1265-1321 Dante Alighieri.

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DANTE ..ALIGHIERI
The anfee-purgatorio of Dante
Alighieri



PQ
4315.31

3



-i



THE



Ante-Purgatorio



OF



Dante Alighieri



TRANSLATED BY



T. W. PARSONS



CAMBRIDGE

PRESS OF JOHN WILSON AND SON

August, 1875



I THE

Ante-Purgatorio



Dante Alighieri



TRANSLATED BY



T. W. PARSONS



CAMBRIDGE
PRESS OF JOHN WILSON AND SON

August, 1S75



LIBRARY

UNIVERSITY OF CALIFORNIA
SANTA BARBARA



The first nine Cantos of the Purgatorio of Dante are but
preliminary to the rest; and several German critics have
adopted the title of " Ante-Purgatorio," by which Italians
have sometimes distinguished them. It is not until the open-
ing of Canto X.,

" La dove '1 Purgatorio ha dritto inizio,"

that we pass the threshold of the gate which leads to the
several rounds of penance.

The present translator, being occupied with other portions
of the Divine Comedy, feels free to postpone for a time the
publication of his complete version of the Purgatory, together
with such notes as may have approved themselves the fruit of
a long study. But as these nine Cantos have already appeared
in the " Catholic World," and as they form one recognized
division of the poem, they are now reprinted for the use of
those who have desired to possess them in one collection.



" Every branch that beareth fruit
He purgeth it,

That it may bring forth more fruit.'''

In perusing this version of the " Purgatorio " of Dante, the reader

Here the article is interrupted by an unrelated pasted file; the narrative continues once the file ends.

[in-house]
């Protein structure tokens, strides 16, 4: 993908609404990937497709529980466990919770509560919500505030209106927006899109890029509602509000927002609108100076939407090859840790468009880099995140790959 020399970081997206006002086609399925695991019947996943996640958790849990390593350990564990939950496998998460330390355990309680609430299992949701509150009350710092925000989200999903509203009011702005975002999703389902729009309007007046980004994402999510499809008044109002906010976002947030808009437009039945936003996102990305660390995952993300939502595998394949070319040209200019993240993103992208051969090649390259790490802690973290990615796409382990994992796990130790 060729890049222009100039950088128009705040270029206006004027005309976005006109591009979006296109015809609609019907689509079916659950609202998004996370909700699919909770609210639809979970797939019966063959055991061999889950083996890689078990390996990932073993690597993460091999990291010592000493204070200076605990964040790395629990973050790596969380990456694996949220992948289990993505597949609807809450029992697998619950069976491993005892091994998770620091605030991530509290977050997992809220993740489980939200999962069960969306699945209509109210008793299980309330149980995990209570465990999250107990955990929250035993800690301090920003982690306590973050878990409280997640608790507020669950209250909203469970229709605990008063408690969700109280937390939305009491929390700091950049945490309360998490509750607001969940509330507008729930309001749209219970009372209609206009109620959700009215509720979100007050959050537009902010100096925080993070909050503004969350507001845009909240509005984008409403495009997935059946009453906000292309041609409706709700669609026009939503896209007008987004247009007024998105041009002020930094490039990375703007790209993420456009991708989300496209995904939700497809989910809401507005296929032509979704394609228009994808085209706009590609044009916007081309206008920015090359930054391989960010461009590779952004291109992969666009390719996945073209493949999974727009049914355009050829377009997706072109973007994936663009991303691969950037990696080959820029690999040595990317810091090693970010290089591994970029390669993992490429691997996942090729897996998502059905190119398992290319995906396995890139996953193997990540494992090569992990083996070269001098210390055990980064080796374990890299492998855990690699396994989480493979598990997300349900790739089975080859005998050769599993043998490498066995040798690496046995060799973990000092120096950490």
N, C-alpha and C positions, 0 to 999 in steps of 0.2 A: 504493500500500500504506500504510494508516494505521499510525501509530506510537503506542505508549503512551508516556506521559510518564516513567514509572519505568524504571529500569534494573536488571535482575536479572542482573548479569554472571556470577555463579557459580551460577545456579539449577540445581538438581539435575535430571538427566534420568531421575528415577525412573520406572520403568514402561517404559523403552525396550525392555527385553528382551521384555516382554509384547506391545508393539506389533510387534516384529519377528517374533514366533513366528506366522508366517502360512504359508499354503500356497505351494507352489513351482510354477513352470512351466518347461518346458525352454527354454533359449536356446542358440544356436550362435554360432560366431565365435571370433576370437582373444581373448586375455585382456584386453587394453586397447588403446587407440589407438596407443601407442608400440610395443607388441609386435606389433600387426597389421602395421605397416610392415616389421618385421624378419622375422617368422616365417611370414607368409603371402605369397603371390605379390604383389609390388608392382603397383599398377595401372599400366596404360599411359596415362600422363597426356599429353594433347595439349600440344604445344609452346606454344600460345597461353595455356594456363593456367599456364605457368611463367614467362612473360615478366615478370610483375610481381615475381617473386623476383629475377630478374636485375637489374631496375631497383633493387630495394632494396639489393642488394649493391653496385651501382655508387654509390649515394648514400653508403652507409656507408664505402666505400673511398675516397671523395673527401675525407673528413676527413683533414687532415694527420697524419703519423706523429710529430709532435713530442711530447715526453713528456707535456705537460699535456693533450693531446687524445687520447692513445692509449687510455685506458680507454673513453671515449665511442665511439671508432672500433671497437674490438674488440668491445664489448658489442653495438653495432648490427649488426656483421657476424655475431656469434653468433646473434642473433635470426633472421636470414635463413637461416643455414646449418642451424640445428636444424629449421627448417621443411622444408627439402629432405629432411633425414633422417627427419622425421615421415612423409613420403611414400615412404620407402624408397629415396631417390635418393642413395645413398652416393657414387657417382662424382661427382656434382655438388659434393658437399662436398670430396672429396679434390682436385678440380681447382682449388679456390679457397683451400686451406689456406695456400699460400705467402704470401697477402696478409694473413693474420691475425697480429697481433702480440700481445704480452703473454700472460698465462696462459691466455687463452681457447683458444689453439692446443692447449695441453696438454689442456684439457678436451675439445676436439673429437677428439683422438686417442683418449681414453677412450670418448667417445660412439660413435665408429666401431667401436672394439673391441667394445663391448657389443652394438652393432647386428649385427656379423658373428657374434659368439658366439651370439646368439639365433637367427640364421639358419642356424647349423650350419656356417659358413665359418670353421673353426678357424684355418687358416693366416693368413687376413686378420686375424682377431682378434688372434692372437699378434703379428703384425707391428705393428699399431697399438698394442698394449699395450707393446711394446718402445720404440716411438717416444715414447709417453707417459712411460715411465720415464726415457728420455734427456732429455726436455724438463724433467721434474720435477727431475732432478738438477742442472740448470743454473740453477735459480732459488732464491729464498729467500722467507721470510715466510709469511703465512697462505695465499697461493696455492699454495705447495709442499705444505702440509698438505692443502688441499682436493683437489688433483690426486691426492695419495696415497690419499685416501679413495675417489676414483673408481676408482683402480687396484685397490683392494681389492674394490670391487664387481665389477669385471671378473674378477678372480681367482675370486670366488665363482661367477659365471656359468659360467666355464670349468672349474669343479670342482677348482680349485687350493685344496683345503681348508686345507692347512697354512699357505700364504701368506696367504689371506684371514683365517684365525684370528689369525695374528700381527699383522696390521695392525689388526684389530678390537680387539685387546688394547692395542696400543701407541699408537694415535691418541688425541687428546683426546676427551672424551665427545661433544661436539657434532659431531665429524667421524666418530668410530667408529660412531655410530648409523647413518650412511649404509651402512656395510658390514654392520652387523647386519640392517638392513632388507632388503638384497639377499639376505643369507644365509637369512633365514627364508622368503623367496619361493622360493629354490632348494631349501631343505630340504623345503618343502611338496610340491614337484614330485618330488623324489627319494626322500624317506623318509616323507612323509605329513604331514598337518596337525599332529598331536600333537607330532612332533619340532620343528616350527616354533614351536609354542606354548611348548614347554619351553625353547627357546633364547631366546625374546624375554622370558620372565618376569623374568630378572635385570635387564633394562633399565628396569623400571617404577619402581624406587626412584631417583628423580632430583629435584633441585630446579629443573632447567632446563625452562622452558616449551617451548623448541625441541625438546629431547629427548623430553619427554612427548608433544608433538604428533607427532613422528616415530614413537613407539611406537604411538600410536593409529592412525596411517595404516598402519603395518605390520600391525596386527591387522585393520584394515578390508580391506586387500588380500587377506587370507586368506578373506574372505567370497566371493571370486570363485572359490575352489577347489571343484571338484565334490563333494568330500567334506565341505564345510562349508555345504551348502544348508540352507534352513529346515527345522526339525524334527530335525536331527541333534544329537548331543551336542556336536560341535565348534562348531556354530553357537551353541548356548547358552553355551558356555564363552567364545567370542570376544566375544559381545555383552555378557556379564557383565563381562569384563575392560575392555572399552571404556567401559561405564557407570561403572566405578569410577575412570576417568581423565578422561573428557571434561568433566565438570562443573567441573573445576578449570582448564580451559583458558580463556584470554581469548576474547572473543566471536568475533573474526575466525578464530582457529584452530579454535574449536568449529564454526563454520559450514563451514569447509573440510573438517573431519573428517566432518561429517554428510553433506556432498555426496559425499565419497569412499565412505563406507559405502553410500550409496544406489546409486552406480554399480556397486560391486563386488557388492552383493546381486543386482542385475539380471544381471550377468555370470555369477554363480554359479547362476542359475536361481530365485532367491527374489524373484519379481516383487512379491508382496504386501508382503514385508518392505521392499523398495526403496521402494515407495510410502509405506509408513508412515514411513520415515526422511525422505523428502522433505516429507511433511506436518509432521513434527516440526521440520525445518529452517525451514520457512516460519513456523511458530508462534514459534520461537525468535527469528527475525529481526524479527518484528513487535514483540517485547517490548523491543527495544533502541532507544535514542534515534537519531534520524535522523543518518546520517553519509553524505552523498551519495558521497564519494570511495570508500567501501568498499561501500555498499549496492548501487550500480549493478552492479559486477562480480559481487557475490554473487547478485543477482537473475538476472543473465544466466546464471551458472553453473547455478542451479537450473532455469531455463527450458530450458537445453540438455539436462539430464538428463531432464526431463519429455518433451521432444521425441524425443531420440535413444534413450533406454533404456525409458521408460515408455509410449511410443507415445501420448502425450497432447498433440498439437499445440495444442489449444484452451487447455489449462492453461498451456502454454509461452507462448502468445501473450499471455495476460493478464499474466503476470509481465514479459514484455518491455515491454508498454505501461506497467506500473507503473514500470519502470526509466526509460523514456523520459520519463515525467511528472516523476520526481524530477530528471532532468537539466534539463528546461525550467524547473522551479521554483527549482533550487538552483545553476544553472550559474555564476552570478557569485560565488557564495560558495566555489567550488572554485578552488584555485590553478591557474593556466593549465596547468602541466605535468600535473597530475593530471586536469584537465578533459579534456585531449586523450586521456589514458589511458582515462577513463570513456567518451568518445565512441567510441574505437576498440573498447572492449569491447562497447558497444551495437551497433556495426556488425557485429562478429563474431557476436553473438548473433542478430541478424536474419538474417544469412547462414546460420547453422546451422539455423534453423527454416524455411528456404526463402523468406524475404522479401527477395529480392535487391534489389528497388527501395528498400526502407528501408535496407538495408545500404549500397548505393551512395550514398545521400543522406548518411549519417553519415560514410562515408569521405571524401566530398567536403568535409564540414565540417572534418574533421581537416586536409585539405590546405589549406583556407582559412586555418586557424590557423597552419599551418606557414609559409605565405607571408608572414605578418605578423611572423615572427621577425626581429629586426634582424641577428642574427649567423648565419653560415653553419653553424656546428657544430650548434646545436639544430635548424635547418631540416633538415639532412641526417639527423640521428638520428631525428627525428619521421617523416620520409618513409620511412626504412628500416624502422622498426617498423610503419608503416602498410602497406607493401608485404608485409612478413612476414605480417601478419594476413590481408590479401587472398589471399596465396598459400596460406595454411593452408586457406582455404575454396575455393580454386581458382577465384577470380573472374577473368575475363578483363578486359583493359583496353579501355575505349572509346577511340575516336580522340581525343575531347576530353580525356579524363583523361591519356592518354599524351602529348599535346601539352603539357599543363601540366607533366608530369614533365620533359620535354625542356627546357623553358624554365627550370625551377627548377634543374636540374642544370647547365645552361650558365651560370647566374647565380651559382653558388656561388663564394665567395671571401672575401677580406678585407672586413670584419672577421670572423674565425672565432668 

may profitably direct his attention less to any dogma of the church or
any formula of a special creed, than to the allegorical sense of the poet,
founded, as it must be acknowledged by all Christian believers, upon
the facts of our nature and the history of the human heart. "The
Romish doctrine concerning purgatory" may be combated as an article
of faith, but must be admitted as a true statement of the condition of
mankind, religiously considered. The wretched state of man " living
without God in the world; " the self-conviction of sin; the necessity
of a Saviour; and the possibility of attaining, through the heavy
passages of contrition and the wearisome stages of penance, to the
" peace which passeth understanding," — is the sum of the doctrines
embodied in the " Divina Commedia."

Dante, having partly in imagination, and partly (as we may justly
suppose) in reality, passed through the torments of the life of sin
and passion and unbelief that make the hell of this world, has come to
the antipodes of his poetical creation, whose way is up the toilsome hill
of penance to the terrestrial paradise of pardon and peace. Still, as
in the infernal realm, under the guidance of his master in song, Virgil,
he is met by another pagan spirit, Cato the Suicide, of Utica, who
teaches him the first lesson to be learned before the soul of man can
enter into the penitential state, — and that lesson is humility. The
"lowly reed " wherewith Dante is instructed to gird himself (v. 90) is
typical of that which He bare in his hand who wore at the same time
the crown of thorns, and who said, " Learn of me, for I am meek and
lowly of heart."



TRANSLATION



OF THE



ANTE-PURGATORIO OF DANTE.



PURGATORIO.
CANTO FIRST.

The little vessel of my genius now

Hoists sail o'er better waves to follow helm,
Turning from sea so terrible its prow :

And I will sing now of that second realm
Wherein are purified the souls of men

Until of heaven they worthy shall have grown.
But here, dead poesy must rise again :

O sacred Muses ! I am now your own ;
Nor let Calliope here fall below

But soar to my * song ! with that epic strain
Whereof those wretched magpies* felt the blow

So that their hope of pardon was but vain.

* Verses 10 and n :

" Soar to my song," &c.
"... magpies"


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Online Library1265-1321 Dante AlighieriThe ante-purgatorio → online text (page 1 of 3)